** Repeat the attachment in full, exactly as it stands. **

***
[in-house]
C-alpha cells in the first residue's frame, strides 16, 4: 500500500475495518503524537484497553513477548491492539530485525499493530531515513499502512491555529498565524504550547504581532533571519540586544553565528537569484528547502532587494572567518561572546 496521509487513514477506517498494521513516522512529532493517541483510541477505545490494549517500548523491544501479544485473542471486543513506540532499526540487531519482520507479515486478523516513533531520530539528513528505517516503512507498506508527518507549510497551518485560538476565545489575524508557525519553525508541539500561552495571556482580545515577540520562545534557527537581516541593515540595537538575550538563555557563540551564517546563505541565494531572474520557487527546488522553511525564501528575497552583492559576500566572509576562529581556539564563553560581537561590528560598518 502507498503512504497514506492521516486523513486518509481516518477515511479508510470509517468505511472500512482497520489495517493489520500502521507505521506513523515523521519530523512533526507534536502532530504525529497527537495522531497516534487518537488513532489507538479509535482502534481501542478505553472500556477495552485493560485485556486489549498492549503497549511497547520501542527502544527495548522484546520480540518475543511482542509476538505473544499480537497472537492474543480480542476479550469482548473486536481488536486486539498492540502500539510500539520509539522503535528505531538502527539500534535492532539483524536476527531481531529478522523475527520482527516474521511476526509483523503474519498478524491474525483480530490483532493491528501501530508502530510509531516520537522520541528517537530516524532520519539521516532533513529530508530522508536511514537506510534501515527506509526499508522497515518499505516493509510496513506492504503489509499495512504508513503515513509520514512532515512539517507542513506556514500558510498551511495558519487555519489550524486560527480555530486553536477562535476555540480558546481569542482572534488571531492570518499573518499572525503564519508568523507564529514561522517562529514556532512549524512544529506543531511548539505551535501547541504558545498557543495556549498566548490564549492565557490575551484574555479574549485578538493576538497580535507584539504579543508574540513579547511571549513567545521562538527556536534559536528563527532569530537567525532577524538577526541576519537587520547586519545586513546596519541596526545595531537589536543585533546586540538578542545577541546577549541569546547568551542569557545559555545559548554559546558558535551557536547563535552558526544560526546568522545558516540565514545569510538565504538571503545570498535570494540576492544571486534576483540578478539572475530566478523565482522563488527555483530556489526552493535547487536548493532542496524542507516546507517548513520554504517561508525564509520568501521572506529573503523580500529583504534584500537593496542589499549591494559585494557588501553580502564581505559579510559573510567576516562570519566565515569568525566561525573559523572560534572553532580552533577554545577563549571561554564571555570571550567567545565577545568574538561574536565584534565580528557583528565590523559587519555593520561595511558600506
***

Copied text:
[in-house]
C-alpha cells in the first residue's frame, strides 16, 4: 500500500475495518503524537484497553513477548491492539530485525499493530531515513499502512491555529498565524504550547504581532533571519540586544553565528537569484528547502532587494572567518561572546 496521509487513514477506517498494521513516522512529532493517541483510541477505545490494549517500548523491544501479544485473542471486543513506540532499526540487531519482520507479515486478523516513533531520530539528513528505517516503512507498506508527518507549510497551518485560538476565545489575524508557525519553525508541539500561552495571556482580545515577540520562545534557527537581516541593515540595537538575550538563555557563540551564517546563505541565494531572474520557487527546488522553511525564501528575497552583492559576500566572509576562529581556539564563553560581537561590528560598518 502507498503512504497514506492521516486523513486518509481516518477515511479508510470509517468505511472500512482497520489495517493489520500502521507505521506513523515523521519530523512533526507534536502532530504525529497527537495522531497516534487518537488513532489507538479509535482502534481501542478505553472500556477495552485493560485485556486489549498492549503497549511497547520501542527502544527495548522484546520480540518475543511482542509476538505473544499480537497472537492474543480480542476479550469482548473486536481488536486486539498492540502500539510500539520509539522503535528505531538502527539500534535492532539483524536476527531481531529478522523475527520482527516474521511476526509483523503474519498478524491474525483480530490483532493491528501501530508502530510509531516520537522520541528517537530516524532520519539521516532533513529530508530522508536511514537506510534501515527506509526499508522497515518499505516493509510496513506492504503489509499495512504508513503515513509520514512532515512539517507542513506556514500558510498551511495558519487555519489550524486560527480555530486553536477562535476555540480558546481569542482572534488571531492570518499573518499572525503564519508568523507564529514561522517562529514556532512549524512544529506543531511548539505551535501547541504558545498557543495556549498566548490564549492565557490575551484574555479574549485578538493576538497580535507584539504579543508574540513579547511571549513567545521562538527556536534559536528563527532569530537567525532577524538577526541576519537587520547586519545586513546596519541596526545595531537589536543585533546586540538578542545577541546577549541569546547568551542569557545559555545559548554559546558558535551557536547563535552558526544560526546568522545558516540565514545569510538565504538571503545570498535570494540576492544571486534576483540578478539572475530566478523565482522563488527555483530556489526552493535547487536548493532542496524542507516546507517548513520554504517561508525564509520568501521572506529573503523580500529583504534584500537593496542589499549591494559585494557588501553580502564581505559579510559573510567576516562570519566565515569568525566561525573559523572560534572553532580552533577554545577563549571561554564571555570571550567567545565577545568574538561574536565584534565580528557583528565590523559587519555593520561595511558600506